A note on fast melodies: You should not be tackling a song with a very fast melody or even part of a melody is you are a beginner. But, one way to approach this might be to figure out the first note, then the last note of a certain phrase. Then count with you fingers while listening to the song how many notes play. From there, just fill in everything in between. With guitar songs such as a metal piece with shredding might sound difficult when listening, but often the guitarist is just playing a scale upwards or downwards very fast.
After you've written it down, listen to the whole thing, mentally reading along with it. This is the best way to make sure you didn't add any notes. Then play through the whole thing to check it. If you are making a tab with a program such as guitarpro,powertab, or tuxguitar, try playing the midi you made trough the program and the mp3 of the original song at the same time. Once you have the tempo and rhythm set, listen to make sure the notes match up.
Harmony and bass might be trickier to figure out, so stay away from those until you are able to transcribe melodies easily. After a while you should be able to pick apart the different instruments of a song.
One thing to note, especially when transcribing bass: you don't just identify notes by their fundamental frequencies (which you don't even always hear), but by their harmonics. Your ear is also better at recognizing non-bass frequencies, and even ignoring that, bass frequencies are less precise by nature (uncertainty principle).
If you're transcribing bass, you should make sure the tone is turned up on your instrument! Transcribing is not the time to try to make your instrument sound cool. You need to be able to hear your own notes accurately to tell if they're fitting the song you're playing along with.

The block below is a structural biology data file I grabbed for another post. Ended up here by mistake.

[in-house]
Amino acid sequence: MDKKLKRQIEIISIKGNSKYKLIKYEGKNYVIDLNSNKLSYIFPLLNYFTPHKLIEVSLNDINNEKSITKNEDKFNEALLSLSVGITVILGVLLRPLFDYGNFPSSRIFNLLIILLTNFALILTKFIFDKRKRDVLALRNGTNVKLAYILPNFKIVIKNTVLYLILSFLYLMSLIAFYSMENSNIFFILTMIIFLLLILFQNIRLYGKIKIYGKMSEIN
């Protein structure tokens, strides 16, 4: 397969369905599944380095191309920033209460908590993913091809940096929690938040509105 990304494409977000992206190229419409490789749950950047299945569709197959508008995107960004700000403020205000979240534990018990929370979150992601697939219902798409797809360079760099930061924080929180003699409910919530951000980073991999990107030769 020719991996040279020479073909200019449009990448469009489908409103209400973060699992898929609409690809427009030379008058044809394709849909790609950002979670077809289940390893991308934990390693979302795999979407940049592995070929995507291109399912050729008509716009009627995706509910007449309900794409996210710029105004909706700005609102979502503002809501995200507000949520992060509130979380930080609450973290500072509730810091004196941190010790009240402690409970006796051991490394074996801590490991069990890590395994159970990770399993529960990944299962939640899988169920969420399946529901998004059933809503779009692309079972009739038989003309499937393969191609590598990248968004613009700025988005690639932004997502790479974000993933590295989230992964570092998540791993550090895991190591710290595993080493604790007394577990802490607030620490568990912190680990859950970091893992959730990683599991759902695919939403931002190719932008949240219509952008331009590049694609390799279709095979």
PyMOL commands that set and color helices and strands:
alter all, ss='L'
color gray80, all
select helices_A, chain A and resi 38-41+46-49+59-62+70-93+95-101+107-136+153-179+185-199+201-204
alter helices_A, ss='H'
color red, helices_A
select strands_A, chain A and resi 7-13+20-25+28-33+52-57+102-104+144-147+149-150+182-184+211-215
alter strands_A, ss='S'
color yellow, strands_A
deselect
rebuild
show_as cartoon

For making an arrangement I generally just figure out the melody, the way described above, and then add bass or harmony from the source. And if the fingering doesn't work out you just have to make you own bass/harmonies that don't really sound like the original. Make sure you can easily reach both the melody and bass. If you have a tab program you can easily fool around with the frets, moving up or down to make easy fingerings.
Some additional stuff:
Obviously, make sure your instrument is in tune, intonated, not too loud, not too quiet, tone isn't rolled off.
If the song actually has a guitar in it, try to listen closely for hammer-ons, pull-offs,slides,bends,etc. Though these might be difficult to differentiate, so just try your best to match the song.
Consider learning music theory to understand chord structure. It's too complex for me to discuss here and I'm no expert on it.
The most common tab programs are guitarpro, powertab, and tuxguitar. If you want guitarpro (the only non-free one) then get version 5, not gp6. I prefer the way it exports text files.
And of course, getting good at transcribing takes practice and time. It only gets easier.